Friday, May 10, 2013


I completely forgot about this blog. How is that possible?

I have had such intense tunnel vision over these last 4 months, I haven't been able to think about anything but our new house (woohoo!) and my job (take over as a maternity leave sub as I finish my internship hours? Why not!) It has been intense and exhilarating and exhausting. But the blog popped into my head the other day, which may be a good sign that I am starting to tiptoe back to my regular self that can make thoughts and form ideas and string words into sentences.

Last Friday was my graduation day! It is funny, because although I have "graduated," I continue my routine in the exact same way until the end of June. So, this graduation does not mark an ending for me, but I'm grateful to have taken part in the ritual. My parents came to the graduation with Alex, and my whole family came to stay at our new house. I was so proud to show them what we have done to the place, and how much I love it here! I always love having all of us together too. We lounged in the sun in the back yard and listened to the birds. The little ones invented games with sticks, and the dog napped on the lawn. It was such a charmed weekend. I'm grateful to be able to be more present as the weather warms up and new life is blooming everywhere!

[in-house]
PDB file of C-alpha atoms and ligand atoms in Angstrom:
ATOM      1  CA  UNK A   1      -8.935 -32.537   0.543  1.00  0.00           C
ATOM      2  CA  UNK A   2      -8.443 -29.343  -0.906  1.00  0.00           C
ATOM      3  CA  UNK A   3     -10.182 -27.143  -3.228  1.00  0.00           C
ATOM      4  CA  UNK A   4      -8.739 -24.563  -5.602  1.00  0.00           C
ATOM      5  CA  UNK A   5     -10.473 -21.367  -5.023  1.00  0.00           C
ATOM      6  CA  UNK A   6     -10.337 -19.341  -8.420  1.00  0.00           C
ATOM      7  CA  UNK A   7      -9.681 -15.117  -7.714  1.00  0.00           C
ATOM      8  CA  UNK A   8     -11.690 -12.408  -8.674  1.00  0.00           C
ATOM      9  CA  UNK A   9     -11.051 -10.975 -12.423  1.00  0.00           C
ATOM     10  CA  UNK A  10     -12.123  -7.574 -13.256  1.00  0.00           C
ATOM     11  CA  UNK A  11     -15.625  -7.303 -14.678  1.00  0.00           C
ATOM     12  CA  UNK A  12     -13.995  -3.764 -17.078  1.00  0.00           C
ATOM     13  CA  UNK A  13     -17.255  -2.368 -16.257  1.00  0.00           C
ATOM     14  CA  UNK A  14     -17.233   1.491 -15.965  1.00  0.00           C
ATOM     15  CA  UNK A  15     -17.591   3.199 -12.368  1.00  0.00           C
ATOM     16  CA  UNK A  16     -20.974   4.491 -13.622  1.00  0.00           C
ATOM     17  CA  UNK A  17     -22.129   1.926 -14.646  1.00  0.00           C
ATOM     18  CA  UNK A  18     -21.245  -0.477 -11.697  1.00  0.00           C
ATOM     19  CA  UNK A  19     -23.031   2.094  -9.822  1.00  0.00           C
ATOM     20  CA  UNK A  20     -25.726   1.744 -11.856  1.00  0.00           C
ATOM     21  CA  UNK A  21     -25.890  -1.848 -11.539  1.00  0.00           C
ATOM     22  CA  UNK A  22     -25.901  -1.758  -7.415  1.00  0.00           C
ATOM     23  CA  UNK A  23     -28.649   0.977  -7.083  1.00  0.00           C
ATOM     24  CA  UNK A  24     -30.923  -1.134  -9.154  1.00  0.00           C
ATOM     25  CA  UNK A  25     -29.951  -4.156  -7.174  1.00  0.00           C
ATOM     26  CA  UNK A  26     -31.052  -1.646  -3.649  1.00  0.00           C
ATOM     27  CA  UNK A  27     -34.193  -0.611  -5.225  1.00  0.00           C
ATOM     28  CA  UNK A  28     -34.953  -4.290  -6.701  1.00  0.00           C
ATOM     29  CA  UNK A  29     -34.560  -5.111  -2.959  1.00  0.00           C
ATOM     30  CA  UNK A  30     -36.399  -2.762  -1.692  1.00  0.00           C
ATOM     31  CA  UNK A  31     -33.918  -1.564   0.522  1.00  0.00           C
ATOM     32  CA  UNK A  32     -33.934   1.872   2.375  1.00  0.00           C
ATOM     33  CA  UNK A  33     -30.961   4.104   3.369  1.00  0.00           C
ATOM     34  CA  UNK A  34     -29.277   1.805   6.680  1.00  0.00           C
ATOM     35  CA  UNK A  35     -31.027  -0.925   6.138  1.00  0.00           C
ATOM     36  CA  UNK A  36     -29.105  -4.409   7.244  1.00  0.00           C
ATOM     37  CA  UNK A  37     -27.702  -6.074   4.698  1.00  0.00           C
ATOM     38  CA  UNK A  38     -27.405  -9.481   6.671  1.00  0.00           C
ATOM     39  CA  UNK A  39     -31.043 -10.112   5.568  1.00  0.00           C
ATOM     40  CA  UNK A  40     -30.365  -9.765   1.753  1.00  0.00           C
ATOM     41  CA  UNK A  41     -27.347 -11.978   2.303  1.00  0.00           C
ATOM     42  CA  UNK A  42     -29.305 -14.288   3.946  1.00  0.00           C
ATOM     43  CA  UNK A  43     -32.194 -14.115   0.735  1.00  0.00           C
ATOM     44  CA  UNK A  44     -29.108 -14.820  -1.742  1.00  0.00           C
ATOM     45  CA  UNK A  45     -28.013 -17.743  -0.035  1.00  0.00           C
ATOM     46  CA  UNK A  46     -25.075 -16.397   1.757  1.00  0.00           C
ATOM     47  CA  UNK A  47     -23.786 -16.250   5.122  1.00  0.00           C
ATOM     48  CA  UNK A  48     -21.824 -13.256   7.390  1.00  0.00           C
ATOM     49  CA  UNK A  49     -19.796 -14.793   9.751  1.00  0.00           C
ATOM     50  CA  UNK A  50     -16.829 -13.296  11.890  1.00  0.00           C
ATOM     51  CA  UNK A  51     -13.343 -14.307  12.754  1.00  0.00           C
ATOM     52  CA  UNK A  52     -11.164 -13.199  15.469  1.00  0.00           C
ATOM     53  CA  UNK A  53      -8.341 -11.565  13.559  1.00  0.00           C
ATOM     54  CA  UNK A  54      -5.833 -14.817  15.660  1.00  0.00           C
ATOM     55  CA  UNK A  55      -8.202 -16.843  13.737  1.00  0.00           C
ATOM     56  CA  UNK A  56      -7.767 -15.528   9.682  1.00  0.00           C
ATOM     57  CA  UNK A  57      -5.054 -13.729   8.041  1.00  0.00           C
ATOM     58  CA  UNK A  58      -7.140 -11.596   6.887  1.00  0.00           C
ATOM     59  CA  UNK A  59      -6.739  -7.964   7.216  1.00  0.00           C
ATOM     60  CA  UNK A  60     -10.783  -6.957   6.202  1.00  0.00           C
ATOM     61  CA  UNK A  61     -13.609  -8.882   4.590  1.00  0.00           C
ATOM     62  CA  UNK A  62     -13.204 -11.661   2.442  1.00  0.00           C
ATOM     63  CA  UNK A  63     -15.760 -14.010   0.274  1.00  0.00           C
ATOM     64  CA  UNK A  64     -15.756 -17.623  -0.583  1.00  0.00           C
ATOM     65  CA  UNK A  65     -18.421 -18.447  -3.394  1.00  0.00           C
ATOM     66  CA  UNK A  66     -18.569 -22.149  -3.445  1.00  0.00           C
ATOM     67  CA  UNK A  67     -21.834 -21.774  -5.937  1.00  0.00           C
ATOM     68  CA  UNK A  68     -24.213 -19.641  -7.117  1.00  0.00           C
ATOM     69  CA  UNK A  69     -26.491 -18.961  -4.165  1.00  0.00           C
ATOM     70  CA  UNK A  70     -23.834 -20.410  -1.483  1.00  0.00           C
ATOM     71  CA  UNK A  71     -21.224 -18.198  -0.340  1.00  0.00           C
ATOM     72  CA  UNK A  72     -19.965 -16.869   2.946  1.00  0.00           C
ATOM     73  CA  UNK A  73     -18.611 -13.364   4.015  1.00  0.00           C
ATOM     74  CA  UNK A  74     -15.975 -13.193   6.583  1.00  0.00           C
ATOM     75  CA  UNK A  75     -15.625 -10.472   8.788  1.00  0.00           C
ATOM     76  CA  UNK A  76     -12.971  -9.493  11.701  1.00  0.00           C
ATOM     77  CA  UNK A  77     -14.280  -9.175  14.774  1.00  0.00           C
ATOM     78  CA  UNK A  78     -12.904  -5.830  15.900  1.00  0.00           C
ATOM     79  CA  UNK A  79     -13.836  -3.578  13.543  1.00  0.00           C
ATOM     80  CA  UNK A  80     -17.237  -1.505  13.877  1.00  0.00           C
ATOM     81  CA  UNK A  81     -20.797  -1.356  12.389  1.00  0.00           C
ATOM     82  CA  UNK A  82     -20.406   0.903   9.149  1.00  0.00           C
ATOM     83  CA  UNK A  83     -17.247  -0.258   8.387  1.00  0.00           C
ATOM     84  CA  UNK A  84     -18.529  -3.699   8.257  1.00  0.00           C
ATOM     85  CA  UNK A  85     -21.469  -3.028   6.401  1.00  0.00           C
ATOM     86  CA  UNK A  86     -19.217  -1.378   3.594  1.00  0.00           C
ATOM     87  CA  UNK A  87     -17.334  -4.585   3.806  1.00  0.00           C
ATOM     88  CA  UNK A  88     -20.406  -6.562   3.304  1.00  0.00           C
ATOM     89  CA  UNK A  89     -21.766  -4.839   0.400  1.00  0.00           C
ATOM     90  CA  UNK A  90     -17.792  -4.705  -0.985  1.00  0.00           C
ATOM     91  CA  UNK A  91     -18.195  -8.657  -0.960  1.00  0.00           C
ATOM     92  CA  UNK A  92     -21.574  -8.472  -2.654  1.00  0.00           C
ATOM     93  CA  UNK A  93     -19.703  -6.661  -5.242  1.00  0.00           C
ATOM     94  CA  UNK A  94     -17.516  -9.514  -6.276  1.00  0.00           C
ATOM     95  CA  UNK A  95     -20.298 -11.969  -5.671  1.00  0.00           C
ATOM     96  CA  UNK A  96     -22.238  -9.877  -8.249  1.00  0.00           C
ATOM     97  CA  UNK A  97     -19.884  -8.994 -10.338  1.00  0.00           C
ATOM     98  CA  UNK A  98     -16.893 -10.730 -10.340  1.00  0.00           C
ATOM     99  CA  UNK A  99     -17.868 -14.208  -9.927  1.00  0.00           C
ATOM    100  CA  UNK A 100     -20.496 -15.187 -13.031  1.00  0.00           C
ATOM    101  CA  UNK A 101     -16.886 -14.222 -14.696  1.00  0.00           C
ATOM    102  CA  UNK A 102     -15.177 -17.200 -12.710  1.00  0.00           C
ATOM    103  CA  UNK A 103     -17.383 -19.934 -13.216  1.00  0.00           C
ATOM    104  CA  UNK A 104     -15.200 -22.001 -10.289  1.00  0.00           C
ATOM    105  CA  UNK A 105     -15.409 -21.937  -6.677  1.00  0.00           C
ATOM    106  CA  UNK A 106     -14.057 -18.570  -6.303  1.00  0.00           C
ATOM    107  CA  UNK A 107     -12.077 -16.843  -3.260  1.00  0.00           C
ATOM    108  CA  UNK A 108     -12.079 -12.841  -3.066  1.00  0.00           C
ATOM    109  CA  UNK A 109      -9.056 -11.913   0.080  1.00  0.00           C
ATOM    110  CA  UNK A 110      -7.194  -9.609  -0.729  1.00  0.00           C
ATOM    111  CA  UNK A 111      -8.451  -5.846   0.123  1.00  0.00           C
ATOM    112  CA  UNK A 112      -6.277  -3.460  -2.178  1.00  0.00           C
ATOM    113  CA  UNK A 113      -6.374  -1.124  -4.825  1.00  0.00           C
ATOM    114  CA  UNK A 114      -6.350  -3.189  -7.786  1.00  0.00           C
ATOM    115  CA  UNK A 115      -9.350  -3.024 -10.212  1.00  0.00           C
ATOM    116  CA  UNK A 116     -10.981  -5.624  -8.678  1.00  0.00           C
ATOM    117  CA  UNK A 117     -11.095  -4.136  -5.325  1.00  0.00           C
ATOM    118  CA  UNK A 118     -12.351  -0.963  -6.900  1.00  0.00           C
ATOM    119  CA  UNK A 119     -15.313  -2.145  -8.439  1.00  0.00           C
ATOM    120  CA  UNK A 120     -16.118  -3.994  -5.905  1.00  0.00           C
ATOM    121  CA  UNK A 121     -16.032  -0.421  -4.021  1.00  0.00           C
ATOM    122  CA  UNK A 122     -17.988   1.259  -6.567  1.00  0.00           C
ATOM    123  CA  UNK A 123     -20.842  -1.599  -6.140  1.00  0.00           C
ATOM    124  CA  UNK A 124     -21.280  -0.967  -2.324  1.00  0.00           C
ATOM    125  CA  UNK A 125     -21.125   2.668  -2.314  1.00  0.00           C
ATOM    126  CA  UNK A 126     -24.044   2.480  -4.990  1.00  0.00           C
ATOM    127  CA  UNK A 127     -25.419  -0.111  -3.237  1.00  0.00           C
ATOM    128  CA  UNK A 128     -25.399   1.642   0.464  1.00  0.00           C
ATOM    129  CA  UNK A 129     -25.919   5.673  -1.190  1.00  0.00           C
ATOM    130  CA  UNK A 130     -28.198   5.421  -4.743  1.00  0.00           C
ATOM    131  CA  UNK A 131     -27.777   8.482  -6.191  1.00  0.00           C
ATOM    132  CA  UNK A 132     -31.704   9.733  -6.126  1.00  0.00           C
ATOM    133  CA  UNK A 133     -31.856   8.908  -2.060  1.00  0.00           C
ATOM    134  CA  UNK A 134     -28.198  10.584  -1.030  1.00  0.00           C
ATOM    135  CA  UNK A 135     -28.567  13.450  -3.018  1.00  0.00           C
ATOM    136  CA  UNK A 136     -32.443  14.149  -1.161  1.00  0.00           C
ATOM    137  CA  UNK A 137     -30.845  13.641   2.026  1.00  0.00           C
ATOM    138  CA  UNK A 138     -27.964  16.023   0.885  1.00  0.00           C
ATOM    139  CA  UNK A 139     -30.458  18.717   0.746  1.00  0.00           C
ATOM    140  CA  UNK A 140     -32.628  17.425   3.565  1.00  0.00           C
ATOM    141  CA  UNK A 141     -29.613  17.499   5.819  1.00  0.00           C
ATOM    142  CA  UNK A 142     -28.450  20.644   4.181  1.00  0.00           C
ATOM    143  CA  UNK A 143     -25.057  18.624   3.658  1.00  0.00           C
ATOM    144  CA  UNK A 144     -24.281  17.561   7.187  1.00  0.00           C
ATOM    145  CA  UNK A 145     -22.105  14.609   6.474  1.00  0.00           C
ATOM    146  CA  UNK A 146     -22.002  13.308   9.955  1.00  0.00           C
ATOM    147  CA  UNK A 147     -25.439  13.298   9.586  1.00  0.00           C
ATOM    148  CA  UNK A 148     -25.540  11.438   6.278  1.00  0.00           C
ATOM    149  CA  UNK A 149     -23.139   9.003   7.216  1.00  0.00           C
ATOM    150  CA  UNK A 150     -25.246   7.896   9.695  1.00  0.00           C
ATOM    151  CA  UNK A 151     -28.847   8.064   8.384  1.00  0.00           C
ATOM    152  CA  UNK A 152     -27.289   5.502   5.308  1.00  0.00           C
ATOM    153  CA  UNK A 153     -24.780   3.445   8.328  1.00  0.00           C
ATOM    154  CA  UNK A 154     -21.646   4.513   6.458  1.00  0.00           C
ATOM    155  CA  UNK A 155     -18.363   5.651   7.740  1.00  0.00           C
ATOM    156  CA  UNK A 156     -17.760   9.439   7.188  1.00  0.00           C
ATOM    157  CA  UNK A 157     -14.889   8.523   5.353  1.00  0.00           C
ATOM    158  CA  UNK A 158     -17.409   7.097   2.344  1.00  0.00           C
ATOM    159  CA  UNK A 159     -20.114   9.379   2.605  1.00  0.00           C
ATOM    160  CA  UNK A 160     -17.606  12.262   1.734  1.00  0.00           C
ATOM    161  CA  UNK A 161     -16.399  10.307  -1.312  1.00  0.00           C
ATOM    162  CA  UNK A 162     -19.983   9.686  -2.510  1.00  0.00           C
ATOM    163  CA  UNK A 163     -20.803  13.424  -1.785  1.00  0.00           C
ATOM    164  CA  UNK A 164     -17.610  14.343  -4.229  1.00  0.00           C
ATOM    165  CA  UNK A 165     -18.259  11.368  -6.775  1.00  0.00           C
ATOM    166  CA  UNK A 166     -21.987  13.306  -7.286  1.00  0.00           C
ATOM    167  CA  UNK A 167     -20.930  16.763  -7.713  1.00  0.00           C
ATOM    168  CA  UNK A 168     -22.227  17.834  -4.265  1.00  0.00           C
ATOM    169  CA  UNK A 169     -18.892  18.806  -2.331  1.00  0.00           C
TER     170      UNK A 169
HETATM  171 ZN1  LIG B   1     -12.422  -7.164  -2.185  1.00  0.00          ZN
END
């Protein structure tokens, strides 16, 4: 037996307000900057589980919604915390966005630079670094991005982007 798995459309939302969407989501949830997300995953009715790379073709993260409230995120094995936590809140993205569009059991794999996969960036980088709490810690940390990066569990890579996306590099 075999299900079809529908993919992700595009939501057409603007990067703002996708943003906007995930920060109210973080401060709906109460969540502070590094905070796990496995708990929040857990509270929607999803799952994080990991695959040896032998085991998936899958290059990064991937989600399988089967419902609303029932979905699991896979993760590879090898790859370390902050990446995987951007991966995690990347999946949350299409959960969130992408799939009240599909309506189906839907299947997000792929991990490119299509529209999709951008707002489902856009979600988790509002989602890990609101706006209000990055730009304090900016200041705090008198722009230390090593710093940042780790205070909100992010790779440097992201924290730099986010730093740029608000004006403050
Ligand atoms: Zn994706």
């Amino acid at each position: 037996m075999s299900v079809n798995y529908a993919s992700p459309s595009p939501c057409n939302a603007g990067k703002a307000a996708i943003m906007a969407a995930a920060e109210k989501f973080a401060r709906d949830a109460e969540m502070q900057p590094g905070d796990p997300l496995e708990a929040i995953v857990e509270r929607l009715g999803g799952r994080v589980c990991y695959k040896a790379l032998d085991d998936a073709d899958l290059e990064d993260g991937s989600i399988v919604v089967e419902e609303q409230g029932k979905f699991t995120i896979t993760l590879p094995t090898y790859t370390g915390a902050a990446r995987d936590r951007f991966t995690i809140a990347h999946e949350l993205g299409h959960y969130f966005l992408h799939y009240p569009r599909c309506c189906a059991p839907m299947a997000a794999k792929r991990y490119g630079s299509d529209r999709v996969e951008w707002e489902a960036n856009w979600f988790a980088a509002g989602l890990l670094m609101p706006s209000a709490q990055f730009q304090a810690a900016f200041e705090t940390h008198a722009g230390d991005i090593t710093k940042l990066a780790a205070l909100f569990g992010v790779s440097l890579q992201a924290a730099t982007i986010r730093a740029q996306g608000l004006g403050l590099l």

I also feel like I am growing at work. Sometimes (always), I forget how painful the learning process can be. I hate the part of not knowing, but that's what learning is. You can't learn anything new if you knew it already! I am so eager to please people and keep everyone happy...but I forget that the first priority of my job is doing what is best for children, and sometimes that means standing up to people that I admire and respect, and respectfully disagreeing. And insistently disagreeing. I always knew that was hard for me...but I am reminded this week.

I went to a conference today, and one of the speakers made a very brief point that was extremely poignant for me as it relates to what I am experiencing at work this week. When children misbehave, or even do something dangerous -- rather than think about what an appropriate *punishment* would be, think about what an appropriate *prevention* strategy is to stop you from getting to that same place again. Simple, but brilliant.